Sound Scheme - A set of sounds (this is the .SPC file in the SND directory of the Datalink application) which are downloaded to the watch. A sound scheme contains all the Soundlets and Sound Sequences for all 10 defined system sound values. This file is loaded in thewatch so that the end of it is at $0435 in memory.
System Sound - is one of the 10 defined system sound values:
Sound Sequence - The sequence of soundlets which are played to for a given System Sound. There can be as few as 1 Sound Sequence and as many as 10 different Sound Sequences. Each System Sound maps to one Sound Sequence although the same Sound Sequence can be used for more than one System Sound. A Sound Sequence is represented by two series of numbers.
The first series is called the Soundlet Count Table and consists of a series of one or more bytes where the last byte in the series has the high bit set ($80). For each entry in the Soundlet Count Table, the number of times that a sound is played is determined by clearing the tip bit and then using the resulting number as a count. So $81 indicates the last entry with a repeat count of 1. $A0 indicates the last entry with a repeat count of 20. $0A indicates an entry (with at least one more following it) with a repeat count of 10.
The second series is the Soundlet Pointer Table which consists of exactly the same number of entries as the Soundlet Count Table. Each entry in this table is simply a pointer to the start of the corresponding Soundlet
Note - A single sound to be played. The note consists of a single byte broken into two Nibbles. The high order nibble is the tone to be played and the low order nibble is the duration for that tone in 1/10th of a second intervals.
Tone - One of 14 tones supported by the sound hardware on the watch as well as the two values which produce silence:
The format of a sound scheme
Given the default sounds in the ROM, I propose that this is how we would interpret and code them:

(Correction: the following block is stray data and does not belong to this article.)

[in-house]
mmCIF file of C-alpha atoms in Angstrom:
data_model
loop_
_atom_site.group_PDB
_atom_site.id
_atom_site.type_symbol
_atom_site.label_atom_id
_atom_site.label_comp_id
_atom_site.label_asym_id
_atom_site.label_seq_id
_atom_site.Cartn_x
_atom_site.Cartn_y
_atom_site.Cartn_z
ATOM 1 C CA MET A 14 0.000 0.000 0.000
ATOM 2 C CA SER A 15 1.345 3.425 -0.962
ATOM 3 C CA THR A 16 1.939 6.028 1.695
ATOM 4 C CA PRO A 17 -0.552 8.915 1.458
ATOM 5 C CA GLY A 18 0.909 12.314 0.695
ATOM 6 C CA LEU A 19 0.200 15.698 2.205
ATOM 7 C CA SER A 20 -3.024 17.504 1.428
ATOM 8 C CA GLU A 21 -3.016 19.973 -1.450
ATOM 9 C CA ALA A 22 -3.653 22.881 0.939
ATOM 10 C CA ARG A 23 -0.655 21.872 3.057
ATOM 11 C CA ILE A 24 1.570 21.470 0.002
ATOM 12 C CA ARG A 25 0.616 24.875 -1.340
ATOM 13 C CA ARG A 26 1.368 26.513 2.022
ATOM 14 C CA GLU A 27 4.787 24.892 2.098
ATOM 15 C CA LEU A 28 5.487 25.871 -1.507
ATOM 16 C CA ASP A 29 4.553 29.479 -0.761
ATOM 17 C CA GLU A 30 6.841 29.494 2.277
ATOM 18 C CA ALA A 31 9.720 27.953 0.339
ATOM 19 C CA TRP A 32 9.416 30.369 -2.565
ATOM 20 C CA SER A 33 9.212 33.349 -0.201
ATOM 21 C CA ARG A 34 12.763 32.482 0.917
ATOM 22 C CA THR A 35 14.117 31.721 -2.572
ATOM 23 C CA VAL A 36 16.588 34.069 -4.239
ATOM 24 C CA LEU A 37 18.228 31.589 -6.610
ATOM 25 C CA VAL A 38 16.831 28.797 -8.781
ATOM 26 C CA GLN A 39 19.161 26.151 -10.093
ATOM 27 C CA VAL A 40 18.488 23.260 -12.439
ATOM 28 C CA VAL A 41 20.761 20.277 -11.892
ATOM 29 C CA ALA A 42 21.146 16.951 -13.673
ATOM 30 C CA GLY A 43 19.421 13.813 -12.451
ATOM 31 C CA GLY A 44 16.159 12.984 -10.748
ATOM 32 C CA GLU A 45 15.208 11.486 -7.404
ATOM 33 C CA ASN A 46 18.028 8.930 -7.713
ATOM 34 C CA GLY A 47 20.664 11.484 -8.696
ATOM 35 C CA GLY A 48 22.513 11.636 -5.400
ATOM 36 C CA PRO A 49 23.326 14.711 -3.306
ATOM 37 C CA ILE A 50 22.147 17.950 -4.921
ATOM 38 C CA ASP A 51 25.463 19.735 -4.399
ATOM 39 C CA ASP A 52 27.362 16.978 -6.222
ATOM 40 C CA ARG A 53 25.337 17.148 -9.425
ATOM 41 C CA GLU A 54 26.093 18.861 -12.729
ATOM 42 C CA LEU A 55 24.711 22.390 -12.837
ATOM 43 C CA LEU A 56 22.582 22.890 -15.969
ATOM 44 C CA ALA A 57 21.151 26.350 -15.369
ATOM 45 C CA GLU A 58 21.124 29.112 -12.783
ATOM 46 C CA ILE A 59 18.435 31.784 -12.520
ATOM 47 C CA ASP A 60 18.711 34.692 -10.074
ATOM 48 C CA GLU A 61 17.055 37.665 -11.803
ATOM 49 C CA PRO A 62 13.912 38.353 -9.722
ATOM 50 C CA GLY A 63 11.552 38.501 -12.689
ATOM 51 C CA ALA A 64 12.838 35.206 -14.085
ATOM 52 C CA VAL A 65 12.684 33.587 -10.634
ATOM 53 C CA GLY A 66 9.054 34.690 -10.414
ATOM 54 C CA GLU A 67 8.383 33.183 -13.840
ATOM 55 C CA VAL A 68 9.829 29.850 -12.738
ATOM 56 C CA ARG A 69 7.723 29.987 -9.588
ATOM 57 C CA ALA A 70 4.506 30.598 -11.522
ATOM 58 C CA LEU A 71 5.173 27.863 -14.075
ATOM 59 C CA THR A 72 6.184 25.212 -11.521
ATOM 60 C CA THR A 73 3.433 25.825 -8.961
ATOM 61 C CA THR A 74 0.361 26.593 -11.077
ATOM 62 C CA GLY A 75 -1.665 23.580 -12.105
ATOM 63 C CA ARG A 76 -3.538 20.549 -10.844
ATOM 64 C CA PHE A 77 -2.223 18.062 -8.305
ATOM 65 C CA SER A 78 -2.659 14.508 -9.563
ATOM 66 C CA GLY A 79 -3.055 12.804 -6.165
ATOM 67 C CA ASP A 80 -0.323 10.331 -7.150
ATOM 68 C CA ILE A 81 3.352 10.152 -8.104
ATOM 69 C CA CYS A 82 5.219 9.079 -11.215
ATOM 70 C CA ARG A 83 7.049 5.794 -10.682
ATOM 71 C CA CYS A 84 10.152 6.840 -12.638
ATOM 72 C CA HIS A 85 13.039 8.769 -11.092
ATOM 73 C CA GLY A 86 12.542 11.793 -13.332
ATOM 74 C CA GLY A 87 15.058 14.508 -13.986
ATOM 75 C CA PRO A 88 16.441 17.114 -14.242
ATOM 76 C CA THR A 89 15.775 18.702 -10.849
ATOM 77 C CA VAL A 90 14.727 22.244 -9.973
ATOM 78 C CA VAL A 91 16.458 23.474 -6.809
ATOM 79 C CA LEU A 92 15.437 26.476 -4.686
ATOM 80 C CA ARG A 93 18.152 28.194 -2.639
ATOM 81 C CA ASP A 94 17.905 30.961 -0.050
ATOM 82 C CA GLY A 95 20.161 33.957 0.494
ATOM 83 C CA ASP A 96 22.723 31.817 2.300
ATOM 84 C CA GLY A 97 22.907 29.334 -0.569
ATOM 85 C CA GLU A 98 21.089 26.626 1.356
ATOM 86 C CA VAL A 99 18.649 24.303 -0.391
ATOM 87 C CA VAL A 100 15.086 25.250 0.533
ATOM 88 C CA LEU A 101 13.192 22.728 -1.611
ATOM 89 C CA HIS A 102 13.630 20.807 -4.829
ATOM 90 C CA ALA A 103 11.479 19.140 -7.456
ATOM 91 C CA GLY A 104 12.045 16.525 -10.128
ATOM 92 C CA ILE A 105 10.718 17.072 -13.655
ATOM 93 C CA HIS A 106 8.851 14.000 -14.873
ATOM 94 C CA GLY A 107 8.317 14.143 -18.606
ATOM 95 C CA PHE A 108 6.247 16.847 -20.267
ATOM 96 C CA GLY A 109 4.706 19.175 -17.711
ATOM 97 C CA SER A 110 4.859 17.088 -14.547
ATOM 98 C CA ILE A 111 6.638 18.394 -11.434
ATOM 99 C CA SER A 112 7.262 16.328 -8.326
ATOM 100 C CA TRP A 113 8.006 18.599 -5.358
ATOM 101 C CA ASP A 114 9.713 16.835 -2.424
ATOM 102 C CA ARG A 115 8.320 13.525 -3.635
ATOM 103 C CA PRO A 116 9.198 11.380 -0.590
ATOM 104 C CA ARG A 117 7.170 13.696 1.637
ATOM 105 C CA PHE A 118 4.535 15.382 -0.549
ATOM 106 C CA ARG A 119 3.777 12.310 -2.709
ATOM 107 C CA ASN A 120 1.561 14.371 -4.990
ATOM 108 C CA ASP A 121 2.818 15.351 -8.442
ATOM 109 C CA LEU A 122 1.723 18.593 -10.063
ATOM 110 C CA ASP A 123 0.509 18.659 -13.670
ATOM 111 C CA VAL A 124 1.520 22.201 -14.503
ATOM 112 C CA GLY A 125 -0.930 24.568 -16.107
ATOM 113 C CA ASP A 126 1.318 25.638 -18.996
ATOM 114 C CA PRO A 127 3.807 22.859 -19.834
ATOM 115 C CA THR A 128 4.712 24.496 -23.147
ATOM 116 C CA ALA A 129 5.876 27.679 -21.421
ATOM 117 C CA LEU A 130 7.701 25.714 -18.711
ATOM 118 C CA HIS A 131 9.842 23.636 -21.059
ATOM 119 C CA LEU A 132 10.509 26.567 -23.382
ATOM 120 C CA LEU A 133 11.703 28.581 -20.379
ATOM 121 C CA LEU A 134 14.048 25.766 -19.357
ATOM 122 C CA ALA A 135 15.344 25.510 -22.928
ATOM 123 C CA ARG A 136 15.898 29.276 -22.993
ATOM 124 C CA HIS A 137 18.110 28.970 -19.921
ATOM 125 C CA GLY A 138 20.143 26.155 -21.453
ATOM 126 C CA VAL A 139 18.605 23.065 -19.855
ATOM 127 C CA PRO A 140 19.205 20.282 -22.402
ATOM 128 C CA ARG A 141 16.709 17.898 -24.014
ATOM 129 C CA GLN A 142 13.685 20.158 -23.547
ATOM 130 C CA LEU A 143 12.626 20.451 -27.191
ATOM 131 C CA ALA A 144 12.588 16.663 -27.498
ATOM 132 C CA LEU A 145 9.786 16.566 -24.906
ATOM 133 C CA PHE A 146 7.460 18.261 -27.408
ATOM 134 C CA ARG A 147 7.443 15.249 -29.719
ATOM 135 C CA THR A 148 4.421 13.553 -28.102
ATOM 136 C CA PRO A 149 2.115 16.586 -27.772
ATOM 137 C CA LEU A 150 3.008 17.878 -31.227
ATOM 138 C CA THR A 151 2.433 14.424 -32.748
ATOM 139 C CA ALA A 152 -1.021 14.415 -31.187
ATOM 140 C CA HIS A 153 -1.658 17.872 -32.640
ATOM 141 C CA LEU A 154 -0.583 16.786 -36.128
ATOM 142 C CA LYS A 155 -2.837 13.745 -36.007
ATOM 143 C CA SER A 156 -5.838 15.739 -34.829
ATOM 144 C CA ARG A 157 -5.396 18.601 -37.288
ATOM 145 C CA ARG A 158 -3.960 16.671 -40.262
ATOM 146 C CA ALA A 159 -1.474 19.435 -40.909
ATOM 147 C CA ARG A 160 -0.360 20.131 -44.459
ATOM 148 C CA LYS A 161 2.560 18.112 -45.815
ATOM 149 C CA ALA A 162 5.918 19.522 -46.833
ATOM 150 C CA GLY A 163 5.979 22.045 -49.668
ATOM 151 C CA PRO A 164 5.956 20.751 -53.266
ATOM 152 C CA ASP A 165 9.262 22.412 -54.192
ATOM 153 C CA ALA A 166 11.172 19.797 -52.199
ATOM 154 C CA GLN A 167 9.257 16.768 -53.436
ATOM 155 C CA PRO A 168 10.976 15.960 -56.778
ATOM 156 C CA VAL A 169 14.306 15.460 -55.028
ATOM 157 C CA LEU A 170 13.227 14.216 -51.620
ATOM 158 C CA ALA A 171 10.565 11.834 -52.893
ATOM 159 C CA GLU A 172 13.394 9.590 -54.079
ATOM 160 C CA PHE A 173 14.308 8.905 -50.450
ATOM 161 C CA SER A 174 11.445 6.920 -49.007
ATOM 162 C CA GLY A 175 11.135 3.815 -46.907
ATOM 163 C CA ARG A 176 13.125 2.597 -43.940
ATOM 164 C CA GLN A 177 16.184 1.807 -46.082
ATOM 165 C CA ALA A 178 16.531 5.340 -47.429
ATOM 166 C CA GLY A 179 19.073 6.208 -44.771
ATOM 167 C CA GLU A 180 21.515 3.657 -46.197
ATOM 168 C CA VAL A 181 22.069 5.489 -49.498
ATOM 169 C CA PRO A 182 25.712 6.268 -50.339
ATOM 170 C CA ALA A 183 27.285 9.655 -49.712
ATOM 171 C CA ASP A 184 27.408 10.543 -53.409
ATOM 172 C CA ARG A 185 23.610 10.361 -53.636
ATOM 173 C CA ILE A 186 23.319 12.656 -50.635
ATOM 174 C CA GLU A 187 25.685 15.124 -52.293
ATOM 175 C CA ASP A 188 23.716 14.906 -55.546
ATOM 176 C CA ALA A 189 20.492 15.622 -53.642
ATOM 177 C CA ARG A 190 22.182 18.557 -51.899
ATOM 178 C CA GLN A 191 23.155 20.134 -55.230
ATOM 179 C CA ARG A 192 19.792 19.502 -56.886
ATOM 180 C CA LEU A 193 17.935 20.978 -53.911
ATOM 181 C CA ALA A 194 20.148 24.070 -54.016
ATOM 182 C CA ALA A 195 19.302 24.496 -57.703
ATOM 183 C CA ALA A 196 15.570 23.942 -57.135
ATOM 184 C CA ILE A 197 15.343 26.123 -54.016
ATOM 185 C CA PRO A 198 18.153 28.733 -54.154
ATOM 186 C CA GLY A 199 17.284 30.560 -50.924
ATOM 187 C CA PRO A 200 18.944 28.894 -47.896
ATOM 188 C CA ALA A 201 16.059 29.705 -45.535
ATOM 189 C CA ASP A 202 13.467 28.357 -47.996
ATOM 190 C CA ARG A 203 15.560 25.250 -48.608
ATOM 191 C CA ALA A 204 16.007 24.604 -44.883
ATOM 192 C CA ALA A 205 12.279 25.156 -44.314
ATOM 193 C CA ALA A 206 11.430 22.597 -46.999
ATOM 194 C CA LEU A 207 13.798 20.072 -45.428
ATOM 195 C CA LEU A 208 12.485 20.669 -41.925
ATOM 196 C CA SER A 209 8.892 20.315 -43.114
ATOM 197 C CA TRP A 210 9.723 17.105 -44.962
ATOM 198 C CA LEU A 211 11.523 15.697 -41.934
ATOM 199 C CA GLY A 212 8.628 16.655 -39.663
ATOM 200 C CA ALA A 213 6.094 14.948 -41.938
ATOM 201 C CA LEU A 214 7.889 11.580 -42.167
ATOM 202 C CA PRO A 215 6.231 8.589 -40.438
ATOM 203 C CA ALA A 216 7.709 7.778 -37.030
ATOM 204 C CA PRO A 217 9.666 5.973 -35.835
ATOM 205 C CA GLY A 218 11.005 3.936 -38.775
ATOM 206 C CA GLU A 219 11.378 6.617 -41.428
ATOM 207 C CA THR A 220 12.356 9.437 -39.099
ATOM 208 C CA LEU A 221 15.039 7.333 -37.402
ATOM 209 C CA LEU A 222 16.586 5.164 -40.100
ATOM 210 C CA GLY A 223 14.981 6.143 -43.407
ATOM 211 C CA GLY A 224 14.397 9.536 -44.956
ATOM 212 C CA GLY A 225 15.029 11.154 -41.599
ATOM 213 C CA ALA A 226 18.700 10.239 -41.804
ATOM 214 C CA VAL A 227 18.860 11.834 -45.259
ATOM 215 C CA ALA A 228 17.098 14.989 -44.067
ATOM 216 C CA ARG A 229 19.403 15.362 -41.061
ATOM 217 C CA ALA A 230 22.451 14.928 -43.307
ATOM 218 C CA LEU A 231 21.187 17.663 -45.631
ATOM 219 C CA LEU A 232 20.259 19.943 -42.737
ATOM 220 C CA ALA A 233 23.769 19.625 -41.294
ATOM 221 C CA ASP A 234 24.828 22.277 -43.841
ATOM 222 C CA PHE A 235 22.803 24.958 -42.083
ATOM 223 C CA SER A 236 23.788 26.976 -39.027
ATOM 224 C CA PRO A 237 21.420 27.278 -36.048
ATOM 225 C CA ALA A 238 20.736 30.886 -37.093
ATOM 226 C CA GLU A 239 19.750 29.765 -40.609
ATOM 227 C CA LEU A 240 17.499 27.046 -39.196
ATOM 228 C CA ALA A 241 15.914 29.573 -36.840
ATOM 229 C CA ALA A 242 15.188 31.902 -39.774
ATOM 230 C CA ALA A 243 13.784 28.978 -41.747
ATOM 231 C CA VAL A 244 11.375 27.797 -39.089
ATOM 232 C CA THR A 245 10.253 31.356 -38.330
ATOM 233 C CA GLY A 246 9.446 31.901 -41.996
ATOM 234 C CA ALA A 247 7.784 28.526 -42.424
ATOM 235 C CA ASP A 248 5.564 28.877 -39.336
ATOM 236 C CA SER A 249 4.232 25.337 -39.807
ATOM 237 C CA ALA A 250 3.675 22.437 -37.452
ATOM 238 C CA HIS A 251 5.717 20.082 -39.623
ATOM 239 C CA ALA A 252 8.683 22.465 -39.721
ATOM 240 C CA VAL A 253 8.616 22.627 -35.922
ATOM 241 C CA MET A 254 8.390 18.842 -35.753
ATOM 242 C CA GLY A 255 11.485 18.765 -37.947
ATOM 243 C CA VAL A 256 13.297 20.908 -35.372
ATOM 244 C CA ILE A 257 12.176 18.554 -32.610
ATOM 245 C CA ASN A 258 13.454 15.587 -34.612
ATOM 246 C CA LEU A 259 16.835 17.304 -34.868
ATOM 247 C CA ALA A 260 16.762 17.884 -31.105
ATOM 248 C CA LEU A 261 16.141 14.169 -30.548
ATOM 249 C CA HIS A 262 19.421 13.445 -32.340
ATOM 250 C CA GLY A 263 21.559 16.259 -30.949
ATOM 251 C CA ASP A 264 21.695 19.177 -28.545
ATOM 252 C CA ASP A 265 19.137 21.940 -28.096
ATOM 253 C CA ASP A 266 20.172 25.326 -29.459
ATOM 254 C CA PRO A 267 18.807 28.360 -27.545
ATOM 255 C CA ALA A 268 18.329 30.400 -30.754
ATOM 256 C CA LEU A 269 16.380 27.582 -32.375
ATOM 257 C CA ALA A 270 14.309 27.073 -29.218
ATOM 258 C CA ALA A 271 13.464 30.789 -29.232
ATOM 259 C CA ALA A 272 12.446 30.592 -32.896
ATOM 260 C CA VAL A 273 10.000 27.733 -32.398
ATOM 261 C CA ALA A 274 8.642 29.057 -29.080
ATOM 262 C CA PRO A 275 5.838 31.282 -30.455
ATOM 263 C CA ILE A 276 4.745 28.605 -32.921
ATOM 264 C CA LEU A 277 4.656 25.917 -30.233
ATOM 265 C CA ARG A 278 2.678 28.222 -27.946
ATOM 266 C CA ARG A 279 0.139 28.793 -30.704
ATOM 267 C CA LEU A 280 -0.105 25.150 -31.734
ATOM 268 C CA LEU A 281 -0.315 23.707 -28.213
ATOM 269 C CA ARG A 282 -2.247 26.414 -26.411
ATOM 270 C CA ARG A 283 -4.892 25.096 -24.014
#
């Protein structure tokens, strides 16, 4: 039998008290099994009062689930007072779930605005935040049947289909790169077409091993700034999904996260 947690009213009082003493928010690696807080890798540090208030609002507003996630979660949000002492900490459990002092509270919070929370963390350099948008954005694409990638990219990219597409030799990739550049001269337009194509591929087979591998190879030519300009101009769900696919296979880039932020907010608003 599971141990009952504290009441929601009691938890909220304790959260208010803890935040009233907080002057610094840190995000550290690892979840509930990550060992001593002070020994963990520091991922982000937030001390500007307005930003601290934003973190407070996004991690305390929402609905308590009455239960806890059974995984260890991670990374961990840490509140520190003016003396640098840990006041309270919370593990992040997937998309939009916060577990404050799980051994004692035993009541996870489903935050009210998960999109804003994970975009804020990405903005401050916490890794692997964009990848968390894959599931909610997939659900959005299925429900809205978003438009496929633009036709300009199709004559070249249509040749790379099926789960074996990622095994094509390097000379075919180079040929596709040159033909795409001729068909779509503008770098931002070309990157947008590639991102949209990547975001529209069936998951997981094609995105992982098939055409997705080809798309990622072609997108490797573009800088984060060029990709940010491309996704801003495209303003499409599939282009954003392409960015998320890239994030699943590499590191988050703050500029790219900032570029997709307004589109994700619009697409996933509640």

The sound sceme stored in a file is nearly identical with the exception of a 4 byte header. Given the default sound, you might picture it as below (with thanks to Pigeon for his first representation of this).
Brent Davidson gives a pretty good explaination of this: ("Absolute offset" refer refer to the offset location in the file. "Relative offset" refers to the location without the "header" (25 04 19 69).
The next 10 bytes represent the relative offsets of the sound sequences. The relative offset of each byte reflects the system sound it represents. This table is fixed in size because there are only 10 system sounds.
The next 8 (or however many are indicated by absolute offset 0004) bytes (the soundlet count table) are in the relative offsets pointed to by the sound sequence table. The high order nibble of the byte indicates the last entry for this sound. If it is clear, there are more soundlets associated with this sound. The remaining 7 bits in the byte are the number of times that the corresponding soundlet is to be played. Hence, a value of 0a indicates that the corresponding soundlet is to be played 10 times and the next entry in the soundlet count table is to be used for the sound. A value of 81 indicates that the corresponding soundlet is to be played once.
The next 8 bytes (or however many are indicated by absolute offset 0004) are the soundlet pointer table. They are parallel to the previous 8 bytes, and reference the relative offsets of the soundlets.
The remainder of the bytes (except for the final byte) are the soundlets themselves. The high order nibble indicates the tone, the low order nibble indicates the duration. A byte of 00 signals the end of each soundlet.
The low order nibble of the final byte of the file indicates the tone played after each record is downloaded during transmission, it's high order nibble is always 0, and it's count cannot be set.